But all is not what it seems.

It does appear to me as if the spin doctors were doing their best on this one to, well, make or save a buck. And if there’s one thing I learned a long time ago, if you don’t understand who/what/why of any situation… follow the money.

* not a crime for personal use only. not referring to them that import thousands of pirated copies and then bootleg them on the street corner. that IS a crime.



If you enquired as to my health and i responded that i was previously ill, what would you assume my current health status to be?

And if you enquired as to my financial status and i responded that i was previously poor, what would you assume my current financial status to be?

If you enquired to my racial group and i responded that i was previously disadvantaged, what would you assume my current racial group to be?

And as with all things, when we attempt to be politically correct, instead of using plain black and white language, we start painting ourselves into the proverbial.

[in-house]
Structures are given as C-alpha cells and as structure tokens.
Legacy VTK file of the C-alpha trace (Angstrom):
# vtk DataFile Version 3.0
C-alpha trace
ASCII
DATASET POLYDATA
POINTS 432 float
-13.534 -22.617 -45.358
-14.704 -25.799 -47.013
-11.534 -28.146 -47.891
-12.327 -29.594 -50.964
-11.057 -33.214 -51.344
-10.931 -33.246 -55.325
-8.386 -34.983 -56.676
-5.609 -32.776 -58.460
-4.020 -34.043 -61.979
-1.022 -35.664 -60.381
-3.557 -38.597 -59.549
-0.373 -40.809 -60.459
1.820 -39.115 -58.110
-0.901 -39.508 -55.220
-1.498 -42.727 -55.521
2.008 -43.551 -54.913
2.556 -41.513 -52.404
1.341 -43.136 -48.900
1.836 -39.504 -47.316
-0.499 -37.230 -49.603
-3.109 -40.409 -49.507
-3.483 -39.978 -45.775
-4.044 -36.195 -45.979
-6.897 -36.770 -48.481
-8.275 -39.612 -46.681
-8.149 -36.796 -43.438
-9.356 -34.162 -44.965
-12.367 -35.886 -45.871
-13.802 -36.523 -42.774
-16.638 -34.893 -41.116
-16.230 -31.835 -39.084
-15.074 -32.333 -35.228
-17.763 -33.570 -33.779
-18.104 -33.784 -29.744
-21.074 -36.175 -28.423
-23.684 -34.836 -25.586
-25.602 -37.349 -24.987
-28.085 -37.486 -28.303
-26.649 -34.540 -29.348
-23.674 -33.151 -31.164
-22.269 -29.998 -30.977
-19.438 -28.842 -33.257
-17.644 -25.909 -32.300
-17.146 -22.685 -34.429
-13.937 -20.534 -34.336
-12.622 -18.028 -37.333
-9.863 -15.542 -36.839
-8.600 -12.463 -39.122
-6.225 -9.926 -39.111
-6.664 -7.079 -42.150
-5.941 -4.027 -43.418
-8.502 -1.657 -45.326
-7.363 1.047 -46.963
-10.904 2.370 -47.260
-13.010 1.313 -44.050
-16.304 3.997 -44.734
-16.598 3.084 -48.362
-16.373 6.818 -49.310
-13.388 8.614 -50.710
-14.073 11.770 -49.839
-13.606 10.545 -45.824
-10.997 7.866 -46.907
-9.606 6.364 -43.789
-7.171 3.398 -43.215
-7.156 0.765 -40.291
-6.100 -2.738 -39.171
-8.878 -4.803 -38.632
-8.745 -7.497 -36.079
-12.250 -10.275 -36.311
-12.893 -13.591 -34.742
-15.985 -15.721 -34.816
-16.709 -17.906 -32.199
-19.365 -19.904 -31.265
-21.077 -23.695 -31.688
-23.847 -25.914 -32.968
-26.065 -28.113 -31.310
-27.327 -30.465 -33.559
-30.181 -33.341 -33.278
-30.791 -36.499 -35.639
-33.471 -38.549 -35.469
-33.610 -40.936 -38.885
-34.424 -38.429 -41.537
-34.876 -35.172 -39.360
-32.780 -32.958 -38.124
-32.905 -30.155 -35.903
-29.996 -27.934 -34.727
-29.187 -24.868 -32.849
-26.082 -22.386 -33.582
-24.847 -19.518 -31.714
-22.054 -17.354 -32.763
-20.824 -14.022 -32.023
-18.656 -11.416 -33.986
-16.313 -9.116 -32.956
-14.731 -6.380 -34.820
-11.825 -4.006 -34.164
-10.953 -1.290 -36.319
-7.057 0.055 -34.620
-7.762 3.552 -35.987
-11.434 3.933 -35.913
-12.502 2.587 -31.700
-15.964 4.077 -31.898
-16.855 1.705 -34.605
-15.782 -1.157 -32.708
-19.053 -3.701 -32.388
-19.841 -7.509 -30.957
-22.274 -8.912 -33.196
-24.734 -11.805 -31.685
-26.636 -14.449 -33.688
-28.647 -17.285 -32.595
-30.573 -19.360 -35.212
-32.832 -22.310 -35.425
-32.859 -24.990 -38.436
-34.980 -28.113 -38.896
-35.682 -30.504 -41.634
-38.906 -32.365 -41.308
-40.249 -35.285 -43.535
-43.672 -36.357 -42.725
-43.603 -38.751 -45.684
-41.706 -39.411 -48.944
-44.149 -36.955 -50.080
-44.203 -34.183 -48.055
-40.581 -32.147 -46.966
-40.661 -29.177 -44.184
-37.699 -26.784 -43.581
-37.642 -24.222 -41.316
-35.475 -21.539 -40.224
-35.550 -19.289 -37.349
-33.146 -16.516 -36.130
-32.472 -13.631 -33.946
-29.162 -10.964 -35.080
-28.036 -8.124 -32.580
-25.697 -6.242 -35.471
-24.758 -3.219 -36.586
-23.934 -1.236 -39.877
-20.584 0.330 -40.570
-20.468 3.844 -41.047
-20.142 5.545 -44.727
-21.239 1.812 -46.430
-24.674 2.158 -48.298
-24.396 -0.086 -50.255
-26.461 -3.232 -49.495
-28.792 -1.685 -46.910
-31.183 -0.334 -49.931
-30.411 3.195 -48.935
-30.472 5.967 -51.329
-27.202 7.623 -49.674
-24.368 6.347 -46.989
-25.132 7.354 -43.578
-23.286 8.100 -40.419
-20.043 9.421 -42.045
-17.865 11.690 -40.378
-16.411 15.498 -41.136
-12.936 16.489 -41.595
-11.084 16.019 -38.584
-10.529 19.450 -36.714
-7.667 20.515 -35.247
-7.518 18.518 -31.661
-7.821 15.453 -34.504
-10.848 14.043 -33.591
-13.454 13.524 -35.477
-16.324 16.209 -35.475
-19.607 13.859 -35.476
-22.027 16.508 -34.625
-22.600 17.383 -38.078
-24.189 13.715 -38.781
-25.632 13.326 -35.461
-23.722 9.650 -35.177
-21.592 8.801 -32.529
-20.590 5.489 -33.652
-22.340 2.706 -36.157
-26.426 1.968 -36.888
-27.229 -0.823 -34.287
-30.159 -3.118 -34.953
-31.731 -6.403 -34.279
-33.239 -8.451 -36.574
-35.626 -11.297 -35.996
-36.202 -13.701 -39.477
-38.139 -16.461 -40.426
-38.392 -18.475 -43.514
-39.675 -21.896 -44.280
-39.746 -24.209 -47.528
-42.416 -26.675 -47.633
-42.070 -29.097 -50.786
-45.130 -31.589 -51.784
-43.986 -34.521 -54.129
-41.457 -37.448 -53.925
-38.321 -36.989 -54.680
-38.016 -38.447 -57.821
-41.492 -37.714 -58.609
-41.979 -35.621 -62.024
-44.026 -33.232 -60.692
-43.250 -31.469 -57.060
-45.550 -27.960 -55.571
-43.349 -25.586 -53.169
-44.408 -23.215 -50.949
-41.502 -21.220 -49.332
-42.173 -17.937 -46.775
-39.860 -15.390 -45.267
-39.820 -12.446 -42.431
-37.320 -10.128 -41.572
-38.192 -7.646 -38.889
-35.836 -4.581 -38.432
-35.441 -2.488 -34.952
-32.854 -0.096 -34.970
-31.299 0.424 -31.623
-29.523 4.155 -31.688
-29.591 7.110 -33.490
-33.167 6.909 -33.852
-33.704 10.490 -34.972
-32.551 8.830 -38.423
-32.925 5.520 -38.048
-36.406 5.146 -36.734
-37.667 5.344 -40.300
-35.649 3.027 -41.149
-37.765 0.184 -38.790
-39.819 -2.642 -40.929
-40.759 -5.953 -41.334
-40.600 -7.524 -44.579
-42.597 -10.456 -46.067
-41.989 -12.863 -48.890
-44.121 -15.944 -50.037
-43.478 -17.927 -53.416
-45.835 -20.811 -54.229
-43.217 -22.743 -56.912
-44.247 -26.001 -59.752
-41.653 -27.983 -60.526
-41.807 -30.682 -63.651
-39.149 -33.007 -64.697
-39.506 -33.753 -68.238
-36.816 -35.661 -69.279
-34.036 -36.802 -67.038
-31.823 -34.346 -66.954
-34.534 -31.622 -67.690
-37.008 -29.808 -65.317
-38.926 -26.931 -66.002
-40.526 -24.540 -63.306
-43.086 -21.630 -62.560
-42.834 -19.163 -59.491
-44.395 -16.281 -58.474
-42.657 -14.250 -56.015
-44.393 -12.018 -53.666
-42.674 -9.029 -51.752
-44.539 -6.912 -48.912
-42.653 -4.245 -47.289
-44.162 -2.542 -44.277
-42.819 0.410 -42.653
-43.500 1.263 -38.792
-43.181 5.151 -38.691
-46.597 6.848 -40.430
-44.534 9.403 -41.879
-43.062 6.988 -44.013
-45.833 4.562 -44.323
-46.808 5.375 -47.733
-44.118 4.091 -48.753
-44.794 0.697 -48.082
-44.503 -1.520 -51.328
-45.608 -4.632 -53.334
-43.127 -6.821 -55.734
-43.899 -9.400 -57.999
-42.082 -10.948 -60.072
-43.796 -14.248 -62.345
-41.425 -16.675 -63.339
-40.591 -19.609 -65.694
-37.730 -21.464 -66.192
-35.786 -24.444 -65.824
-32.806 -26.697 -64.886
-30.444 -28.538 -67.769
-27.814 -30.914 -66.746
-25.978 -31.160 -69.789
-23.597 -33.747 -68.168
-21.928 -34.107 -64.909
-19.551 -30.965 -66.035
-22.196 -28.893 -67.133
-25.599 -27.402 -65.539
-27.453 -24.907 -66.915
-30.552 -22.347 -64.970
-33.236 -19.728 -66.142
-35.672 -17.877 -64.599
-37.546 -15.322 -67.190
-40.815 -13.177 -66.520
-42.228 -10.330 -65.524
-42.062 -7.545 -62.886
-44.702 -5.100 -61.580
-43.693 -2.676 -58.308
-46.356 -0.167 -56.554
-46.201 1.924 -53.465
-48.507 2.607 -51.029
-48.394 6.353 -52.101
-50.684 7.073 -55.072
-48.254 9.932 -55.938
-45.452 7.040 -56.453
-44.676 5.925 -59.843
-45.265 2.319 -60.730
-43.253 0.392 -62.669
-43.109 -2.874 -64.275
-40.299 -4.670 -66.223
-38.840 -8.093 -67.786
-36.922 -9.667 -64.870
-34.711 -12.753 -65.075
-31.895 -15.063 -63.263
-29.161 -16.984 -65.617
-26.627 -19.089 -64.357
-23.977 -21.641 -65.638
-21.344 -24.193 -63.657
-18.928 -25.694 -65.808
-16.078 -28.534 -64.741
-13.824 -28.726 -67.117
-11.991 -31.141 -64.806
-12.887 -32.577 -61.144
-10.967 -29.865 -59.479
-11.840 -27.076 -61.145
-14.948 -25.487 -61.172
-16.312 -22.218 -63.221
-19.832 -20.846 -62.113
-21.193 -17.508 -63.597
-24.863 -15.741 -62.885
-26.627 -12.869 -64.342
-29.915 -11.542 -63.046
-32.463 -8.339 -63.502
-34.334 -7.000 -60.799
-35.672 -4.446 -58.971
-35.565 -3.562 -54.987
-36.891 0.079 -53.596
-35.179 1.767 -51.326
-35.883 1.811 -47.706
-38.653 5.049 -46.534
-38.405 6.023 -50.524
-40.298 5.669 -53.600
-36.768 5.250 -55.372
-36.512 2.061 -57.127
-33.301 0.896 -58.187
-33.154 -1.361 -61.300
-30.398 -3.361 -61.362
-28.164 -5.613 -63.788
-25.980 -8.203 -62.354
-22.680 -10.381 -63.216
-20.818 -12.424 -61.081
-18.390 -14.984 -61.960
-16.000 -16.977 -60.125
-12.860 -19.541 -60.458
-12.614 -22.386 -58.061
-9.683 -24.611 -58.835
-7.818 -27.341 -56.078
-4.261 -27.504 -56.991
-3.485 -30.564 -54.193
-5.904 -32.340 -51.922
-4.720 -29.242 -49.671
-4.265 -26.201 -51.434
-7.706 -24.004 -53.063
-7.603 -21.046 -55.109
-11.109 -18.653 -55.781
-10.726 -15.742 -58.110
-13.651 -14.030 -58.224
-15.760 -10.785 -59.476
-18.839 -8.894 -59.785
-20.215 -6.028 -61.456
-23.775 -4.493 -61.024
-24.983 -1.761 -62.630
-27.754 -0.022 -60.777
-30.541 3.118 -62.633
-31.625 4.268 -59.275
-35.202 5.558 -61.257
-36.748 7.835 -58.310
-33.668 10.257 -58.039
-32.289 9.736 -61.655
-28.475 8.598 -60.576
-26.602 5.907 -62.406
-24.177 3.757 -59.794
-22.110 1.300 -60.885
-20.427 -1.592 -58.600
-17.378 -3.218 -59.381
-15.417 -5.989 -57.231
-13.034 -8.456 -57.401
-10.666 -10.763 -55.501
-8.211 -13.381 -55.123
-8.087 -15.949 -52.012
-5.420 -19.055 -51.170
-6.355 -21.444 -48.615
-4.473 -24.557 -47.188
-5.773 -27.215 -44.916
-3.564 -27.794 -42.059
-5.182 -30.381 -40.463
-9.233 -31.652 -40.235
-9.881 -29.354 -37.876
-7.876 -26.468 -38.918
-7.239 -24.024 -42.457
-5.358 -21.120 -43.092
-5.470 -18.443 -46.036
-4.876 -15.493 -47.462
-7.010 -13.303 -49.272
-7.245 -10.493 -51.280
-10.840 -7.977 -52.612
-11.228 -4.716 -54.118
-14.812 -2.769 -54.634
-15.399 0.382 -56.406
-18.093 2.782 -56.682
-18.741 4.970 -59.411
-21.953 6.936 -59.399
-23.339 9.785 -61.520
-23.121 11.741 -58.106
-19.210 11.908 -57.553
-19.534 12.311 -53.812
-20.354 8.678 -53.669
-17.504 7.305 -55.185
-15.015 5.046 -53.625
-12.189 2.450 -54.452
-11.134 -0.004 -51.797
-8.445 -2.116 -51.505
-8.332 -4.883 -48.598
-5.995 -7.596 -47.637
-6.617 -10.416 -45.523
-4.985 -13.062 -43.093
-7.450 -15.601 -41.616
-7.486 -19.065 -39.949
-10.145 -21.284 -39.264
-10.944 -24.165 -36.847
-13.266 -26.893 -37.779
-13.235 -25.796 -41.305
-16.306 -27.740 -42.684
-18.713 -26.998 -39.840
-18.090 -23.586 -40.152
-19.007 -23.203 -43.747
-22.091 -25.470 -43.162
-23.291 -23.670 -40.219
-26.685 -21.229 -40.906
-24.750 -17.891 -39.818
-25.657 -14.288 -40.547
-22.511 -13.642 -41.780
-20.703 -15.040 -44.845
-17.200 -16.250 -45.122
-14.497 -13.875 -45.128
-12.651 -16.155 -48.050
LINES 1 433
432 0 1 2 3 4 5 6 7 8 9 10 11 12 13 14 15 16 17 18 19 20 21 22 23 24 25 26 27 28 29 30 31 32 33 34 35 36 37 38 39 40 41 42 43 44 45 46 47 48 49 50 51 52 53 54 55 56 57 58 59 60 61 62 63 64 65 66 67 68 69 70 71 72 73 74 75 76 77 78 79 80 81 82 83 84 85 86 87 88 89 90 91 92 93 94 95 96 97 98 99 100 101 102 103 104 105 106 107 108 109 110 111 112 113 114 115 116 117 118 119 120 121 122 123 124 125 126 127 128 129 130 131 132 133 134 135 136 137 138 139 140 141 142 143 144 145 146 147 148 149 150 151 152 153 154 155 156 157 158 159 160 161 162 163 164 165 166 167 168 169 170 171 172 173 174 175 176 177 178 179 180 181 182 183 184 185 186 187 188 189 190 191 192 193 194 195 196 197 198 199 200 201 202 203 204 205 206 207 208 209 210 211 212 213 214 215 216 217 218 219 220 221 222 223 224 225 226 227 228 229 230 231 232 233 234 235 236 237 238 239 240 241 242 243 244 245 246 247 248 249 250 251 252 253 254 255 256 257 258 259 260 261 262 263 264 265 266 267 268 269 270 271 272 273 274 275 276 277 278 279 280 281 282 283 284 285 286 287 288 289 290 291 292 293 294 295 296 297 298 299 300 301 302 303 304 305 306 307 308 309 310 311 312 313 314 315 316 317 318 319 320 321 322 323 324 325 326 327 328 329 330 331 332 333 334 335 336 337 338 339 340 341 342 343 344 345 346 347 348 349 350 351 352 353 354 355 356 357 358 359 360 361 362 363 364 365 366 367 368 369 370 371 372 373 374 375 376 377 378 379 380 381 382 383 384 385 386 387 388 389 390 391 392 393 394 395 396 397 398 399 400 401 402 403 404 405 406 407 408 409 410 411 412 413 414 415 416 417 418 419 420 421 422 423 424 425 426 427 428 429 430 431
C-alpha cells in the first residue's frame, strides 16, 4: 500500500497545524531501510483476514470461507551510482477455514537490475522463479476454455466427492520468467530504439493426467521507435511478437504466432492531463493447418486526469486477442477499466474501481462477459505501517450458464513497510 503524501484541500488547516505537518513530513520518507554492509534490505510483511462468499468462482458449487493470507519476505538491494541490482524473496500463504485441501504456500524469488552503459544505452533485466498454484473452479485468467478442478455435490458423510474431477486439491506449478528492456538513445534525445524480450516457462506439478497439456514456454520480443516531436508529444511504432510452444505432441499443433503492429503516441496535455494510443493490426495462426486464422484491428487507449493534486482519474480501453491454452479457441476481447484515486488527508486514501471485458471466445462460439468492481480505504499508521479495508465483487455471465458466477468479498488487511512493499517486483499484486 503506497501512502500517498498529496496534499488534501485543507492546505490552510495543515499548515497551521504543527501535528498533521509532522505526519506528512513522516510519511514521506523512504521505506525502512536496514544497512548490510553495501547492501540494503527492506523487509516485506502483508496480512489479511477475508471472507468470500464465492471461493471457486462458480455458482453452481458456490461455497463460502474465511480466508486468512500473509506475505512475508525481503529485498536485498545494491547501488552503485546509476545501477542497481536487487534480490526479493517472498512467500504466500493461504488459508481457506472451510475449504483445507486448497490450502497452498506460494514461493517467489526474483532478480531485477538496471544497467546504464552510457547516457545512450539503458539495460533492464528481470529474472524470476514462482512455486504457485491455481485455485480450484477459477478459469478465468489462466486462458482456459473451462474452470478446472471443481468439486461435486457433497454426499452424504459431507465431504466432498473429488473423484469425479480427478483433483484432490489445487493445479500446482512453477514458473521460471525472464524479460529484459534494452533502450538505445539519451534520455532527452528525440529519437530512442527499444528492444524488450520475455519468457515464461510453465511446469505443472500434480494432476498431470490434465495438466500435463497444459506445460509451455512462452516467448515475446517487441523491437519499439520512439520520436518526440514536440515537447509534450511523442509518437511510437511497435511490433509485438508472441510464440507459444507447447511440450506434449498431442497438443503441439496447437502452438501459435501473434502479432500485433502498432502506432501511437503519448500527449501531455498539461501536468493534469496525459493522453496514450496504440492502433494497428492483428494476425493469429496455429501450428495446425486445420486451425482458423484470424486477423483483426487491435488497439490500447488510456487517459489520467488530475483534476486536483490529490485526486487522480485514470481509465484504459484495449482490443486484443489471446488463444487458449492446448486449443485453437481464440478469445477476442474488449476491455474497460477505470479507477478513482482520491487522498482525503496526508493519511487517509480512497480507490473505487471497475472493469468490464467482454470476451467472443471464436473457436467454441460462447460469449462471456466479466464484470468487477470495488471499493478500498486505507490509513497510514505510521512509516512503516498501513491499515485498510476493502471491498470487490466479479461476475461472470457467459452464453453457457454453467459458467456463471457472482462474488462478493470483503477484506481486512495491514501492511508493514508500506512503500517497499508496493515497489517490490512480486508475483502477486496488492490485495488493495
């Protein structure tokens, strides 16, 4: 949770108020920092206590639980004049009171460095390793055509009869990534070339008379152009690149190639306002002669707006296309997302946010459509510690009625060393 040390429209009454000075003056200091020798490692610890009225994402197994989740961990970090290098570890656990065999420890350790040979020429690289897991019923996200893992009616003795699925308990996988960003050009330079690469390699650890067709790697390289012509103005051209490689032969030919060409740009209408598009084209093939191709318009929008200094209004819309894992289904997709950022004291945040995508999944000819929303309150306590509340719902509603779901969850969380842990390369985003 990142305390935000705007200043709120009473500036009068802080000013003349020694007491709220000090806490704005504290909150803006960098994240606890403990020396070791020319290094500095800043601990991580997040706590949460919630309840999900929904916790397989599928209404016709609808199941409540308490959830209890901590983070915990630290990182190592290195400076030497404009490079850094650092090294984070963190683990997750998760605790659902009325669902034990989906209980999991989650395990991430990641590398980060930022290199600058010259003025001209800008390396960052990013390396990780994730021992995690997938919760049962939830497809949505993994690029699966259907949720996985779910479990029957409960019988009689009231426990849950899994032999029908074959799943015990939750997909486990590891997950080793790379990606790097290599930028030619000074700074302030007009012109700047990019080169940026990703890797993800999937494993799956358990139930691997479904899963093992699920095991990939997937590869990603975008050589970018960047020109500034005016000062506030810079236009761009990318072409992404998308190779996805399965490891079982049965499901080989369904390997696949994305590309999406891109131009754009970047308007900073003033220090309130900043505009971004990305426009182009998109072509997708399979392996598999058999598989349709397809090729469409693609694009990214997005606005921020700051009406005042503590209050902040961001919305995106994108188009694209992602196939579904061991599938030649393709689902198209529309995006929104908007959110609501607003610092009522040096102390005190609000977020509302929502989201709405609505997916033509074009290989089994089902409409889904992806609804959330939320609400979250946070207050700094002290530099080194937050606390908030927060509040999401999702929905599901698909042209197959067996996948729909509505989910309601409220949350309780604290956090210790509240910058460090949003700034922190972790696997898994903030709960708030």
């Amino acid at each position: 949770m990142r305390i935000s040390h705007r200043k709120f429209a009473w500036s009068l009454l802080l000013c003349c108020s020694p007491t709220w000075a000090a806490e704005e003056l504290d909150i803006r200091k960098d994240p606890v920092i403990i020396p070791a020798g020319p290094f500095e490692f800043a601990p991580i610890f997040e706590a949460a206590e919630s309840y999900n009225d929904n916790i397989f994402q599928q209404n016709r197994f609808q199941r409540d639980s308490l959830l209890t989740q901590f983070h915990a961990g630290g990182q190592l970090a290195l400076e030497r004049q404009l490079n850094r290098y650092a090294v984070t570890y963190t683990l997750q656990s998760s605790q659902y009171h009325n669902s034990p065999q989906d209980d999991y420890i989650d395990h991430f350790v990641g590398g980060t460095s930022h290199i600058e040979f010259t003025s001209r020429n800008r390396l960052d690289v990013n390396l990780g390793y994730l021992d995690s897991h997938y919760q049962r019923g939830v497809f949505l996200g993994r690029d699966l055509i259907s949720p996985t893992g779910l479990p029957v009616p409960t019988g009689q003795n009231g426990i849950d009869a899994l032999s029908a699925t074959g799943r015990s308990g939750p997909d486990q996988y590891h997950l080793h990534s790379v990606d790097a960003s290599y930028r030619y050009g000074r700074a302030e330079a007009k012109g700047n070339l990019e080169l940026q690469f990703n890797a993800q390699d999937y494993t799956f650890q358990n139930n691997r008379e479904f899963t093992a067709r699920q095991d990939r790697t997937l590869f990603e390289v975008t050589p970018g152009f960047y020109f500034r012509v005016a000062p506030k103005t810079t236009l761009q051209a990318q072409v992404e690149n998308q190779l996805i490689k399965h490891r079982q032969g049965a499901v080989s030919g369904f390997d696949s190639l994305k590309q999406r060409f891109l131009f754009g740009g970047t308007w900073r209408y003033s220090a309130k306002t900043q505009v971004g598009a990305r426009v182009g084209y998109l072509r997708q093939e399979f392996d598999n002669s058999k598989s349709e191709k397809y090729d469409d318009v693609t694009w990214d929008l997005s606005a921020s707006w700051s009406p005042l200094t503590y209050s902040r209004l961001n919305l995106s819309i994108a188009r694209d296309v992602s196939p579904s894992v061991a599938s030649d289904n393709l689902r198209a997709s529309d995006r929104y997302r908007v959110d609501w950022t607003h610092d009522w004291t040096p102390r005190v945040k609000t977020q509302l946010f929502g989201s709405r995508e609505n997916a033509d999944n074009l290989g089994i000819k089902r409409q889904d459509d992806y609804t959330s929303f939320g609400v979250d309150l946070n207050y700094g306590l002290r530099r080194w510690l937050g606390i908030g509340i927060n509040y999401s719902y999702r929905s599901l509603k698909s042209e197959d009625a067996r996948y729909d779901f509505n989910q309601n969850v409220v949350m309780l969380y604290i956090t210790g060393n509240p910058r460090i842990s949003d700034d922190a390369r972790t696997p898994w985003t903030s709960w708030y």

And if you reasoned that my current racial group is now advantaged by virtue of the fact that it was previously disadvantaged, what is the implication? For there to be a group that is disadvantaged, the assumption is that there exists a group which is advantaged. And now the existence of a previously disadvantaged (and hence currently advantaged) group implies there could be a currently disadvantaged- perhaps the previously advantaged?

It’s a language thing, and language lends itself to all sorts of abuse by implication, perspective, context and ignorance. And which is probably why language is so often used in politics- and the more the better.